RK: Economic equality is getting better. Poverty in Asia has fallen by over 90 percent, according to the World Bank, in the last 20 years They’ve gone from primitive agrarian economies to thriving information economies. Africa and South America have growth rates that are substantially higher than the developed world. Any snapshot you take, there’s inequality, but it’s dramatically moving in the right direction. Poverty worldwide has fallen 50 percent in the last 20 years. And there’s many other measures of that. People say “the digital divide,” but no. The internet, smartphones, are very strong in Africa. That’s a change in just the past few years. So we’re moving in the right direction. At any one point in time there’s grave inequality and people are suffering, but the numbers are growing in the right direction.
Audience Question: I hear from your remarks that you’re making a prediction that artificial general intelligence is 12 years out, and you’ve mentioned a couple times that notwithstanding your optimism you are concerned somewhat about existential risks, so I was wondering if you could elaborate a little bit more about what you mean by that, and what is the most important thing you think technologists should be doing to reduce those risks?
RK: I mean existential risks are risks that threaten the survival of our civilization. So the first existential risk that humanity ever faced was nuclear proliferation. We have had the ability to destroy all of humanity some number of times over. With these new technologies, it’s not hard to come up with scenarios where they could be highly destructive and destroy all of humanity. Biotechnology for example. We have the ability to reprogram biology away from disease. Immunotherapy, which is a very exciting breakthrough in cancer—I think it’s going to be quite revolutionary, it’s just getting started—it’s reprogramming the immune system to go after cancer, which it normally doesn’t do. But bioterrorists could reprogram a virus to be more deadly and more communicable and more stealthy and create a superweapon. And that was the specter that spawned the first Asilomar conference 40 years ago. And there have been these recurring conferences to make these ethical guidelines and safety protocols and strategies more sophisticated, and so far it’s worked. But we keep making the technology more sophisticated, so we have to reinvent them over and over again. We just had our first Asilomar conference on AI ethics. We came up with a set of ethics which we all signed off on. A lot of them are somewhat vague. I think it’s an important issue to give a high priority to. We’re finding we have to build ethical values into software. A classic example is the self-driving car. The whole motive for self-driving cars is they’ll eliminate 99 percent of the 2 million deaths from human drivers, but it will get into a situation where it has to make an ethical decision: Should it drive toward the baby carriage or toward the elderly couple or toward the wall and perhaps kill your passenger. Do you have an ethical guideline to not kill your passenger who might own you? You can’t send an email to the software designers in that circumstance and say, “Gee, what do I do?” It’s got to be built into the software. So those are practical issues and there’s a whole area of AI ethics growing over this.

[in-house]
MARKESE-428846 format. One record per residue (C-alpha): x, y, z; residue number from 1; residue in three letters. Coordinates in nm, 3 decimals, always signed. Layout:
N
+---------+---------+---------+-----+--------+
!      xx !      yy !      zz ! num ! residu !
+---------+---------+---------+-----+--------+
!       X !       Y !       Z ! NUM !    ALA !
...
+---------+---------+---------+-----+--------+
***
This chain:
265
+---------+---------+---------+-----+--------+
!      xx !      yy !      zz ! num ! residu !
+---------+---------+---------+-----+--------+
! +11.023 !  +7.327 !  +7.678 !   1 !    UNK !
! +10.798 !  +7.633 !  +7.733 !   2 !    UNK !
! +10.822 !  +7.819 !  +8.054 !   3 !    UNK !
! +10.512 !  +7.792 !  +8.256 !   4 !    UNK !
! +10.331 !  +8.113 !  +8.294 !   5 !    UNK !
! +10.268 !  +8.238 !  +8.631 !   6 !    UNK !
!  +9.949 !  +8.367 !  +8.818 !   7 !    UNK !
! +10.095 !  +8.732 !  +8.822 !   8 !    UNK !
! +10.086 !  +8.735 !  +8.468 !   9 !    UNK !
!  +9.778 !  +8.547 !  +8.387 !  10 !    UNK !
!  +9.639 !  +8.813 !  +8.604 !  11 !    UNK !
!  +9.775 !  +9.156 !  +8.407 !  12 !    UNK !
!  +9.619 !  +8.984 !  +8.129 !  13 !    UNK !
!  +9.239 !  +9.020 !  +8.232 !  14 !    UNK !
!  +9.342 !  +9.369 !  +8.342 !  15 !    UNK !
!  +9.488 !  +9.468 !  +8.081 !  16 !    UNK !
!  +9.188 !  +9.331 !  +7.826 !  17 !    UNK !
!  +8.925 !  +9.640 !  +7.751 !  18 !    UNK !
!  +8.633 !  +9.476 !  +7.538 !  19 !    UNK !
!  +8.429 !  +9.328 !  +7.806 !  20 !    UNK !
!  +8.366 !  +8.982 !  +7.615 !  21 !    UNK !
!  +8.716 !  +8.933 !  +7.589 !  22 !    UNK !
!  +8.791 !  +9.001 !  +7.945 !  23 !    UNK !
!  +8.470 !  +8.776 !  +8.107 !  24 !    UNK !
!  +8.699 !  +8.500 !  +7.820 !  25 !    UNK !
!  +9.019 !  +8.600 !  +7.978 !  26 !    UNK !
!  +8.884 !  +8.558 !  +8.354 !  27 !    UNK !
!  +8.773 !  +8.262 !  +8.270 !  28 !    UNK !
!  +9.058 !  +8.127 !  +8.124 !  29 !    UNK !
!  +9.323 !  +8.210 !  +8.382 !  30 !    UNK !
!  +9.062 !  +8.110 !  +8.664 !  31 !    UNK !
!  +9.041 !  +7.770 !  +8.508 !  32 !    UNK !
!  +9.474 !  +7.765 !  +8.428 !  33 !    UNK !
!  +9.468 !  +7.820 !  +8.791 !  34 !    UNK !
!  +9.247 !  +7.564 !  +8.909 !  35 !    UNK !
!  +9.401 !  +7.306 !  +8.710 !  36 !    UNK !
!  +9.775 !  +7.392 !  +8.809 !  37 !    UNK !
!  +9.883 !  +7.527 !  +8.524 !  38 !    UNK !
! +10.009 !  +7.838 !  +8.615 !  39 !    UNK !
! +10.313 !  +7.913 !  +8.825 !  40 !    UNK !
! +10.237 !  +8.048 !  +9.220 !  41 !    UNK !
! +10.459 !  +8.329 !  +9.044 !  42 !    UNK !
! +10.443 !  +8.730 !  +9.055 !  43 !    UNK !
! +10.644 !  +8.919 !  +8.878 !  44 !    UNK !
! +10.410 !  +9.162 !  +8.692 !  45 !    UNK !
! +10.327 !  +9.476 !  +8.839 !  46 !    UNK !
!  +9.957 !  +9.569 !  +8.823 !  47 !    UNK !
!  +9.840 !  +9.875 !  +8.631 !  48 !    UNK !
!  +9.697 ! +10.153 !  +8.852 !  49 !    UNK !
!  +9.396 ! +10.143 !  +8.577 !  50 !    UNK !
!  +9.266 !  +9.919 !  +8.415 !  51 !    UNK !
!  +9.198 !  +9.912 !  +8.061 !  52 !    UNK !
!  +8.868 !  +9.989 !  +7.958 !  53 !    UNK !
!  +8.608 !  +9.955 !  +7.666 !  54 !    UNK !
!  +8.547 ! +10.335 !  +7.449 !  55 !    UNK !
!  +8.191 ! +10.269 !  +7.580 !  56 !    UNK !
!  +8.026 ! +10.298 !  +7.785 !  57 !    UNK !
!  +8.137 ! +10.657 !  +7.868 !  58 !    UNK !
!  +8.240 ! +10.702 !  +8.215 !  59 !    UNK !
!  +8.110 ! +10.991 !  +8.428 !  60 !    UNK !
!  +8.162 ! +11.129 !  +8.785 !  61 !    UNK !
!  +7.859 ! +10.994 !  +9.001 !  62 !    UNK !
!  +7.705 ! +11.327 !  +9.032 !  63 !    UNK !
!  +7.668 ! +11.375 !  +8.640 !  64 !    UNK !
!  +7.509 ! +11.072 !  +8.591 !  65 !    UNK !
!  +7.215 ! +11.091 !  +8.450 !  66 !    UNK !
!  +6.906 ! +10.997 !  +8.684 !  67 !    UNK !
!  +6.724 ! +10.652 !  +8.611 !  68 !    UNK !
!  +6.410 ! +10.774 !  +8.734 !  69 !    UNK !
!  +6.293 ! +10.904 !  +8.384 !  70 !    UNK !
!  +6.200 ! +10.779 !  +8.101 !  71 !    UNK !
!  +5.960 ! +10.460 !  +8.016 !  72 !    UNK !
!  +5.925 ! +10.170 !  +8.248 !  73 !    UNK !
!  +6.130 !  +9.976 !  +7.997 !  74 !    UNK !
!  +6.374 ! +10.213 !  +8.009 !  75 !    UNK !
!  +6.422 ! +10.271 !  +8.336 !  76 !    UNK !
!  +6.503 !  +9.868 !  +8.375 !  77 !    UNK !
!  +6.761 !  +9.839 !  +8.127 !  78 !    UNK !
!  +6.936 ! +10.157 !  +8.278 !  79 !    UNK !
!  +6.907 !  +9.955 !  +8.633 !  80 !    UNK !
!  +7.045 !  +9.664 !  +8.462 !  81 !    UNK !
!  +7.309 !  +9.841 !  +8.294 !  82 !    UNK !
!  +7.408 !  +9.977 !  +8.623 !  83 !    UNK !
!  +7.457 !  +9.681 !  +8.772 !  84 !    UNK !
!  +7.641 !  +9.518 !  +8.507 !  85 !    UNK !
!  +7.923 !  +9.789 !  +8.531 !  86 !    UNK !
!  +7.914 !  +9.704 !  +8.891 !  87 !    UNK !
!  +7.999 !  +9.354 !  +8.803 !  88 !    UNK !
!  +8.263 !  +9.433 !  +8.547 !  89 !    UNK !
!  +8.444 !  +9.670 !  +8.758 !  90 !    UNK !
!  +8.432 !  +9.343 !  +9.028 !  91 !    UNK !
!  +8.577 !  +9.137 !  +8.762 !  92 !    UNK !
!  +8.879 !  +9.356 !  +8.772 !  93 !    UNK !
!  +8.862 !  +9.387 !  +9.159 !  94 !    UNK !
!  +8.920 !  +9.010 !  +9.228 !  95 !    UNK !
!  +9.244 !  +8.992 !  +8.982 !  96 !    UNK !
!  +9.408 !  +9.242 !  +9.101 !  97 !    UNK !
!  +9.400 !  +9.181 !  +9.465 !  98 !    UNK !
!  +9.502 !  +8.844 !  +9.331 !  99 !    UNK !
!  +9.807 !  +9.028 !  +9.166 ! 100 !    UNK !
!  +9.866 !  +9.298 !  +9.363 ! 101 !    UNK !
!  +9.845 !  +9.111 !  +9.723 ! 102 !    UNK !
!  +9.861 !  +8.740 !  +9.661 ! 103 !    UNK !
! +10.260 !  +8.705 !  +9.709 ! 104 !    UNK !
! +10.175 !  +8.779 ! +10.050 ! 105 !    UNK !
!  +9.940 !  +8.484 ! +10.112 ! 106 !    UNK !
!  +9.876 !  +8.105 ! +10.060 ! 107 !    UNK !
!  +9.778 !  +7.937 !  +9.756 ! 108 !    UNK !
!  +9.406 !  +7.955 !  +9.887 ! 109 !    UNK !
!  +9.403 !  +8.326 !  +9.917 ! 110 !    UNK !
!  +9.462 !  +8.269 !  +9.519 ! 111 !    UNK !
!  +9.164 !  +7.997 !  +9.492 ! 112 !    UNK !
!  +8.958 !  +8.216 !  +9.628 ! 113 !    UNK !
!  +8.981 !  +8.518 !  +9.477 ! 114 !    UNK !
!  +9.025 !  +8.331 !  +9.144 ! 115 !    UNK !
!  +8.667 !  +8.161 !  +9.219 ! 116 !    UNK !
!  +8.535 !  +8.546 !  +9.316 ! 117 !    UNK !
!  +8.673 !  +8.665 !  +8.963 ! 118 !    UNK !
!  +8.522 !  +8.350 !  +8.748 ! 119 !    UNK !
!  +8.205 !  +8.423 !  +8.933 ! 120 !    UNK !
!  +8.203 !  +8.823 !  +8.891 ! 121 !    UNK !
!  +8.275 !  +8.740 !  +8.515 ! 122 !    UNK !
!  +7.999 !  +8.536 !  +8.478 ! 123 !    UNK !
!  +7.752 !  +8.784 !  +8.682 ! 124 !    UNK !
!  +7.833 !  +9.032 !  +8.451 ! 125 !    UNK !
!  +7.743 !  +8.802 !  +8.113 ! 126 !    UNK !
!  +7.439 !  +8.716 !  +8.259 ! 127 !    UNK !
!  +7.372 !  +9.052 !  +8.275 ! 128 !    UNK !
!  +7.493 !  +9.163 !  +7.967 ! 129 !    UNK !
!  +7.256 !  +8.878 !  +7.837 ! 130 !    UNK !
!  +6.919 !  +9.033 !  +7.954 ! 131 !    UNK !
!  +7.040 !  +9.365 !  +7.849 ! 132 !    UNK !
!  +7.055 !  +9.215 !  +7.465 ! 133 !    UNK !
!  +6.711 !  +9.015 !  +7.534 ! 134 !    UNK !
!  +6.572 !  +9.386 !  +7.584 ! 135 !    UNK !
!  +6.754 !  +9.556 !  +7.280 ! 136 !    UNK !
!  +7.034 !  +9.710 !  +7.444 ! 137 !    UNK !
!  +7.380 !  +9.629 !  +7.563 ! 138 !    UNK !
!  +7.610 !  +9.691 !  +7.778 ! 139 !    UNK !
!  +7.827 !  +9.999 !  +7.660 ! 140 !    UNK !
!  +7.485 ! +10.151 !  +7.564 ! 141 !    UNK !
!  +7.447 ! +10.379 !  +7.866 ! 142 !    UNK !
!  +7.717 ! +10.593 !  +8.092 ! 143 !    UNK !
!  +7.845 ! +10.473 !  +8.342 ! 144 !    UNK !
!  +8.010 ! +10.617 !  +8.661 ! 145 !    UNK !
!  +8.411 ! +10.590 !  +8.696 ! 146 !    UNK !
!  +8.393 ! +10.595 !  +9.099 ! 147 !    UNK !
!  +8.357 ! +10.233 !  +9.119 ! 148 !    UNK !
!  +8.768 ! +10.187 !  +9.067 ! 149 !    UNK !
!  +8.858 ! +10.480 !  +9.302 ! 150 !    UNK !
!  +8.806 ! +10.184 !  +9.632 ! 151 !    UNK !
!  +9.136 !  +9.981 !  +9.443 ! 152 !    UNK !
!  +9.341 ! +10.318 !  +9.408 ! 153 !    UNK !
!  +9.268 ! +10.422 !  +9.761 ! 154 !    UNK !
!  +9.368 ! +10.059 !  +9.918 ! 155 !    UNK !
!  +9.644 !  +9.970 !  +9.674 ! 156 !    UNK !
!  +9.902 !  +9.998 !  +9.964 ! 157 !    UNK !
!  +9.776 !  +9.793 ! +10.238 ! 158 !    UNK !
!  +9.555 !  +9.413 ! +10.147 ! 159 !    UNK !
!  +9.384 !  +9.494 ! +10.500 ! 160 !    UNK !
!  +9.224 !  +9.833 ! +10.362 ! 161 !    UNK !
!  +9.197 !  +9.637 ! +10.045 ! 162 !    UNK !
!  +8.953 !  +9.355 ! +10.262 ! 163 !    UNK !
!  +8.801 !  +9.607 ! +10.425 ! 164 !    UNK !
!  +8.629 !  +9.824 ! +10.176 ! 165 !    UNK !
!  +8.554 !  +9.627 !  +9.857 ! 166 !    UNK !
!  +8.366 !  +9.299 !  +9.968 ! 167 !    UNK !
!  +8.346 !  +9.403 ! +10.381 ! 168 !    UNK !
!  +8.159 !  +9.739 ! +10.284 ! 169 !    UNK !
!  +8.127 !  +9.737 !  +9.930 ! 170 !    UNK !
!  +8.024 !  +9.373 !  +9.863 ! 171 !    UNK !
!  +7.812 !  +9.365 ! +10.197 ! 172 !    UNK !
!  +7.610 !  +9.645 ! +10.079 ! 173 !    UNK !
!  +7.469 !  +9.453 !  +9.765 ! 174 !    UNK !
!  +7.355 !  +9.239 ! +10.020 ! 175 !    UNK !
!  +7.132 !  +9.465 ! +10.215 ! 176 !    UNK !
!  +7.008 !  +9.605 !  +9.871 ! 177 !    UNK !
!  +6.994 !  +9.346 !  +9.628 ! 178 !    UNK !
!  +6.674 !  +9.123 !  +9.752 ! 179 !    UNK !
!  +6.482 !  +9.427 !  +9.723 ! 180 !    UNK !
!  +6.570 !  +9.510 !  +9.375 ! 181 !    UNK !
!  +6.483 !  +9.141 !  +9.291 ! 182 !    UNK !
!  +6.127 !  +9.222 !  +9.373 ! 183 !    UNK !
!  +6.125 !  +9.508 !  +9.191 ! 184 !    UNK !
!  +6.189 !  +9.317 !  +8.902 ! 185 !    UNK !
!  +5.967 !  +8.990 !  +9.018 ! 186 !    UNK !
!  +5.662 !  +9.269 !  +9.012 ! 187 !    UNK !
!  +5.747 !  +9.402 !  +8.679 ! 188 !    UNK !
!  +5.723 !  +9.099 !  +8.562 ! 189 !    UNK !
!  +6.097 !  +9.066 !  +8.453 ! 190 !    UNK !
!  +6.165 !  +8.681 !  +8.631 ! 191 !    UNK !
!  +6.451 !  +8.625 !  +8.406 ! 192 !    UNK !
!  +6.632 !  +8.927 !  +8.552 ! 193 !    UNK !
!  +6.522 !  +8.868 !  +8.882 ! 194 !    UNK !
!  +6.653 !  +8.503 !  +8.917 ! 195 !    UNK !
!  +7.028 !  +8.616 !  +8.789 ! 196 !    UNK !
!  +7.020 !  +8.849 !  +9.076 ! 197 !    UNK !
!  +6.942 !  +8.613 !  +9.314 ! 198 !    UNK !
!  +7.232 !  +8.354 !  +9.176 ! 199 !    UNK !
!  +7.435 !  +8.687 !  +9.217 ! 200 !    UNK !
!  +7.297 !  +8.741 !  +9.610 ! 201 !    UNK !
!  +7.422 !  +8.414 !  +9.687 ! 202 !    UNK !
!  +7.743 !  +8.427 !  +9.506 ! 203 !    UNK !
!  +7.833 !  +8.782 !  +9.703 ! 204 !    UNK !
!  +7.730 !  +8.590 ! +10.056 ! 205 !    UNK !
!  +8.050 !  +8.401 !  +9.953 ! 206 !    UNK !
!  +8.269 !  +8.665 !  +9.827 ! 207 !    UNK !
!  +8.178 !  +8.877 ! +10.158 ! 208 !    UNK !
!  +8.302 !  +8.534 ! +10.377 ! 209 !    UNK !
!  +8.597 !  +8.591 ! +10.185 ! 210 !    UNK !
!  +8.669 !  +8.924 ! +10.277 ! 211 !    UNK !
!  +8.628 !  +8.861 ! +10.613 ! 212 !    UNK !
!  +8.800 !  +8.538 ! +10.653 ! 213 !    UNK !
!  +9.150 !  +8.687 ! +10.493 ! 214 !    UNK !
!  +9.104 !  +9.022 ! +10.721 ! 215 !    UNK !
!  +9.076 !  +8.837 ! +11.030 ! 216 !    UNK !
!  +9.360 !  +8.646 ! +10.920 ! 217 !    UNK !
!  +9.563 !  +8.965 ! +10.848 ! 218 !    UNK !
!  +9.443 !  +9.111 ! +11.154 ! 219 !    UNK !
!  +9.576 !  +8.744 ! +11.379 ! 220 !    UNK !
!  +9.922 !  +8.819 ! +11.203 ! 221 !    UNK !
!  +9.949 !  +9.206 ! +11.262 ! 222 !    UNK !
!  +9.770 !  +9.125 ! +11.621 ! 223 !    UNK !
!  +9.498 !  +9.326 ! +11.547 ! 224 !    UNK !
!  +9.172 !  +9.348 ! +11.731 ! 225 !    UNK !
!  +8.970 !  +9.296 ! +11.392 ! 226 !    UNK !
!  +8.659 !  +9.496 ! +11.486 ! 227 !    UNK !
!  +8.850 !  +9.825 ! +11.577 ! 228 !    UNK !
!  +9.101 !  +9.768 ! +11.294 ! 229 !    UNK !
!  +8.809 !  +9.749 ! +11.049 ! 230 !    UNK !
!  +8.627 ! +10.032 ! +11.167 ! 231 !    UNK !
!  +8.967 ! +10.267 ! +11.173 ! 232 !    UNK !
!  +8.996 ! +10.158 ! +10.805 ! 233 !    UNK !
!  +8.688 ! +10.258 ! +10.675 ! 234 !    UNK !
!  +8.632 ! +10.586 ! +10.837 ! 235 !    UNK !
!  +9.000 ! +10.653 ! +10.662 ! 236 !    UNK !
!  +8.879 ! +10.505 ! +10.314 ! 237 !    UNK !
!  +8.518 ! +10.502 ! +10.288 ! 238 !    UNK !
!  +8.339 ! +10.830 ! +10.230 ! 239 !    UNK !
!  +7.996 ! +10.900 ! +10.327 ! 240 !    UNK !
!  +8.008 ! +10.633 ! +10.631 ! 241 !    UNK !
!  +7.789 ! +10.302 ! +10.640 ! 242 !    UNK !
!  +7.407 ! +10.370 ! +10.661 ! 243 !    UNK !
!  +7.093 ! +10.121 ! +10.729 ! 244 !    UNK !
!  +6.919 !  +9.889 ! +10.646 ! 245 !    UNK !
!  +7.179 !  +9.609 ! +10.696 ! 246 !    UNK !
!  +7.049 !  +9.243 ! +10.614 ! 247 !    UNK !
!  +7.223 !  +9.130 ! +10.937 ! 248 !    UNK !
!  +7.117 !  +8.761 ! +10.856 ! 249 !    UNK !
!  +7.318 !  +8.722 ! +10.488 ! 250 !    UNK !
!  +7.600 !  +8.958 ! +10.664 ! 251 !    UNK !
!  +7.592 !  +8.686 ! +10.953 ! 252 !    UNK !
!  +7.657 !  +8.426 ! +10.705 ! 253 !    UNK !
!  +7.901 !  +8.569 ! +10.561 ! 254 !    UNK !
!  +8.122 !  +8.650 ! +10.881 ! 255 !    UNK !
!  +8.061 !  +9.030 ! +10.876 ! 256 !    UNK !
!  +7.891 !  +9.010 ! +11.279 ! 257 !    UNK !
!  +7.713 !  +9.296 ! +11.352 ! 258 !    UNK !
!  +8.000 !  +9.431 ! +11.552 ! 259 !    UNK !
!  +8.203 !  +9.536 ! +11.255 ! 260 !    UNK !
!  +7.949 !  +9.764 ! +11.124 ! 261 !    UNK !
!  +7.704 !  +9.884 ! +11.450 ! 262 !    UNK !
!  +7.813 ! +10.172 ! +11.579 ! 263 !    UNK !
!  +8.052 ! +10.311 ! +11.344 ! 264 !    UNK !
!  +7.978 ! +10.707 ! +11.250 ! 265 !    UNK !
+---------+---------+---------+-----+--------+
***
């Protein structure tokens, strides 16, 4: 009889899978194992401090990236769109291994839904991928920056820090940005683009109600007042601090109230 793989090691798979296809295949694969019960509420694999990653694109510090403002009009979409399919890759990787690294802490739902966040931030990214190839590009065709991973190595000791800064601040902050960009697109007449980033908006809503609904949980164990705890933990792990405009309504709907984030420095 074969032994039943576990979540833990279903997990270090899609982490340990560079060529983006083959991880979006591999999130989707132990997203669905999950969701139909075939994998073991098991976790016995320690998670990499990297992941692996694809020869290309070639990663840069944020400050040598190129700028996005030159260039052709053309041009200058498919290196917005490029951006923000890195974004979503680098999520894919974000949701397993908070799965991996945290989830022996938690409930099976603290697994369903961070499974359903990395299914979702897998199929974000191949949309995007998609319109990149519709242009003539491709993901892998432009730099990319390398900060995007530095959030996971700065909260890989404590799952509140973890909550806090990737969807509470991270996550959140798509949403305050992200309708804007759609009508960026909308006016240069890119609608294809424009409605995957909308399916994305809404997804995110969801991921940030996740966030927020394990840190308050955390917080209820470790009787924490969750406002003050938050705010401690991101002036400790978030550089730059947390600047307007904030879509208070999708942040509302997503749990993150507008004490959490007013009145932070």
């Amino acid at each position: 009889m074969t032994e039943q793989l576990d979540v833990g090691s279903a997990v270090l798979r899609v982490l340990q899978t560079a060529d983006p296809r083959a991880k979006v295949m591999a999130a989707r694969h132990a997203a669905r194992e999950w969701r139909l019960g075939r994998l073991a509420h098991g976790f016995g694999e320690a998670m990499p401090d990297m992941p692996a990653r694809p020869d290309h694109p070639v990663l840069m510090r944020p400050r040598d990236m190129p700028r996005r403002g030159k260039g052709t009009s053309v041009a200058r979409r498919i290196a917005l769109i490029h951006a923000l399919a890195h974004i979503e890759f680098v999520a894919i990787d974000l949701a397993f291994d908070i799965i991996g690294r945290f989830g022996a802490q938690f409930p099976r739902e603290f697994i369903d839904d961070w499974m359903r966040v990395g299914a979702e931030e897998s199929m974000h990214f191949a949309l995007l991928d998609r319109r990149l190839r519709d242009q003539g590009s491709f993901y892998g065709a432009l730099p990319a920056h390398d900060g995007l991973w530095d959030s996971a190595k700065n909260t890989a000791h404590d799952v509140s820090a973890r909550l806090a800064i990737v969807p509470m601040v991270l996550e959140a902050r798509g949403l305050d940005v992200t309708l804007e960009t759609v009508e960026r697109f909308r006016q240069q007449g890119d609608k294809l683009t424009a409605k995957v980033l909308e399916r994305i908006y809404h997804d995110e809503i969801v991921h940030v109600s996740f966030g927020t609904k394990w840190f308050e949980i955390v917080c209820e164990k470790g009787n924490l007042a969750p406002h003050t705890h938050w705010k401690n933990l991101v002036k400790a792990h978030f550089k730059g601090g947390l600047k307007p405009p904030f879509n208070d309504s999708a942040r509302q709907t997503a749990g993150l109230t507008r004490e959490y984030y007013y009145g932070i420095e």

But how do we deal with the more existential risks: weaponization of AI, which is not something in the future. Defense departments all over the world have been applying AI. There was a document going around asking people to agree to ban autonomous weapons, which sounds like a good idea, and the example that’s used is “We banned chemical weapons, so why not autonomous AI weapons.” It’s a little more complicated because we could get by without anthrax and without smallpox. It’s okay to just ban them. But an autonomous weapon is a dual-use technology. The Amazon drone that’s delivering your frozen waffles or medicine to a hospital in Africa could be delivering a weapon. It’s the same technology, and kind of the horse is already out of the barn. Which is just to say that it’s a more complicated issue, how to deal with that. But the goal is to reap the promise and control the peril. There are no simple algorithms. There’s no little sub-routine that we can put into our AIs, “Okay, put this subroutine in. It’ll keep your AIs benign.” Intelligence is inherently uncontrollable. My strategy, which is not fool-proof, is to practice the kind of ethics and morality and values we’d like to see in the world in our own human society. Because the future society is not some invasion from Mars of intelligent machines. It is emerging from our civilization today. It’s going to be an enhancement of who we are. So if we’re practicing the kind of values that we cherish in our world today, that’s the best strategy to have a world in the future that embodies those values.